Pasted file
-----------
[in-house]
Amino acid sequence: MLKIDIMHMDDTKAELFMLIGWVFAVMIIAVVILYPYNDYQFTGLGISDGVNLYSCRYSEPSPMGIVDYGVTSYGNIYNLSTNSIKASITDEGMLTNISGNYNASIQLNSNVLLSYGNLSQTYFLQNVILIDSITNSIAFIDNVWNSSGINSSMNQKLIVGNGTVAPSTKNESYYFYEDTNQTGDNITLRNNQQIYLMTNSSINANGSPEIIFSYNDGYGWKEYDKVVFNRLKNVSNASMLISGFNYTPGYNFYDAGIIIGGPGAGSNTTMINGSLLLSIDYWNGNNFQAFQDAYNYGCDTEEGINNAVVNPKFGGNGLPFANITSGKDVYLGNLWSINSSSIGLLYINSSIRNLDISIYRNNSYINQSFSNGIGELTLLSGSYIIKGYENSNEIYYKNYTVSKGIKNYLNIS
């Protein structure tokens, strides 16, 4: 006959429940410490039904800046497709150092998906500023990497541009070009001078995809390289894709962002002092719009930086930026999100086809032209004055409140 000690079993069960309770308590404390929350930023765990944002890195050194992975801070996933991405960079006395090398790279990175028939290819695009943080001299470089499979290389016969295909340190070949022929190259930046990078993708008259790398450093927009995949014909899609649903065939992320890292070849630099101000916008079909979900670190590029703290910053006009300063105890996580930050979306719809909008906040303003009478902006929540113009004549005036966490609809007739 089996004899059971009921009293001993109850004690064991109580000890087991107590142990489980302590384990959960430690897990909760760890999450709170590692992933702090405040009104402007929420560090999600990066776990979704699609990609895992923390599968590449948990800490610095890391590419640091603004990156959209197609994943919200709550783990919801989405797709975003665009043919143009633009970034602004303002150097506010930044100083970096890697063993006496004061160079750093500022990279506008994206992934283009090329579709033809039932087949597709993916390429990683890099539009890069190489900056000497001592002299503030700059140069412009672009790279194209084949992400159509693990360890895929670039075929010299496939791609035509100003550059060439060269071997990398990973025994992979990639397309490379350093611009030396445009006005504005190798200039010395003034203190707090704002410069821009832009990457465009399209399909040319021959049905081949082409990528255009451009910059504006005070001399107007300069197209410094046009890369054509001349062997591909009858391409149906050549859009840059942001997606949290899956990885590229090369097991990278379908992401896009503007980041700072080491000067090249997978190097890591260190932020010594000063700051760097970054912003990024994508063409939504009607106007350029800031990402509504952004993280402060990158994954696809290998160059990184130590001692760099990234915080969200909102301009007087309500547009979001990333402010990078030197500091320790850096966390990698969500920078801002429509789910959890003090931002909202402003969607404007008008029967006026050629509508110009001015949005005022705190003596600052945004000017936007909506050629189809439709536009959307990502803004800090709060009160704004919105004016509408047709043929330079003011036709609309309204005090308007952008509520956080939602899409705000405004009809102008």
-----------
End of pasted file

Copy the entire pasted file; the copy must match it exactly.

[in-house]
Amino acid sequence: MLKIDIMHMDDTKAELFMLIGWVFAVMIIAVVILYPYNDYQFTGLGISDGVNLYSCRYSEPSPMGIVDYGVTSYGNIYNLSTNSIKASITDEGMLTNISGNYNASIQLNSNVLLSYGNLSQTYFLQNVILIDSITNSIAFIDNVWNSSGINSSMNQKLIVGNGTVAPSTKNESYYFYEDTNQTGDNITLRNNQQIYLMTNSSINANGSPEIIFSYNDGYGWKEYDKVVFNRLKNVSNASMLISGFNYTPGYNFYDAGIIIGGPGAGSNTTMINGSLLLSIDYWNGNNFQAFQDAYNYGCDTEEGINNAVVNPKFGGNGLPFANITSGKDVYLGNLWSINSSSIGLLYINSSIRNLDISIYRNNSYINQSFSNGIGELTLLSGSYIIKGYENSNEIYYKNYTVSKGIKNYLNIS
């Protein structure tokens, strides 16, 4: 006959429940410490039904800046497709150092998906500023990497541009070009001078995809390289894709962002002092719009930086930026999100086809032209004055409140 000690079993069960309770308590404390929350930023765990944002890195050194992975801070996933991405960079006395090398790279990175028939290819695009943080001299470089499979290389016969295909340190070949022929190259930046990078993708008259790398450093927009995949014909899609649903065939992320890292070849630099101000916008079909979900670190590029703290910053006009300063105890996580930050979306719809909008906040303003009478902006929540113009004549005036966490609809007739 089996004899059971009921009293001993109850004690064991109580000890087991107590142990489980302590384990959960430690897990909760760890999450709170590692992933702090405040009104402007929420560090999600990066776990979704699609990609895992923390599968590449948990800490610095890391590419640091603004990156959209197609994943919200709550783990919801989405797709975003665009043919143009633009970034602004303002150097506010930044100083970096890697063993006496004061160079750093500022990279506008994206992934283009090329579709033809039932087949597709993916390429990683890099539009890069190489900056000497001592002299503030700059140069412009672009790279194209084949992400159509693990360890895929670039075929010299496939791609035509100003550059060439060269071997990398990973025994992979990639397309490379350093611009030396445009006005504005190798200039010395003034203190707090704002410069821009832009990457465009399209399909040319021959049905081949082409990528255009451009910059504006005070001399107007300069197209410094046009890369054509001349062997591909009858391409149906050549859009840059942001997606949290899956990885590229090369097991990278379908992401896009503007980041700072080491000067090249997978190097890591260190932020010594000063700051760097970054912003990024994508063409939504009607106007350029800031990402509504952004993280402060990158994954696809290998160059990184130590001692760099990234915080969200909102301009007087309500547009979001990333402010990078030197500091320790850096966390990698969500920078801002429509789910959890003090931002909202402003969607404007008008029967006026050629509508110009001015949005005022705190003596600052945004000017936007909506050629189809439709536009959307990502803004800090709060009160704004919105004016509408047709043929330079003011036709609309309204005090308007952008509520956080939602899409705000405004009809102008």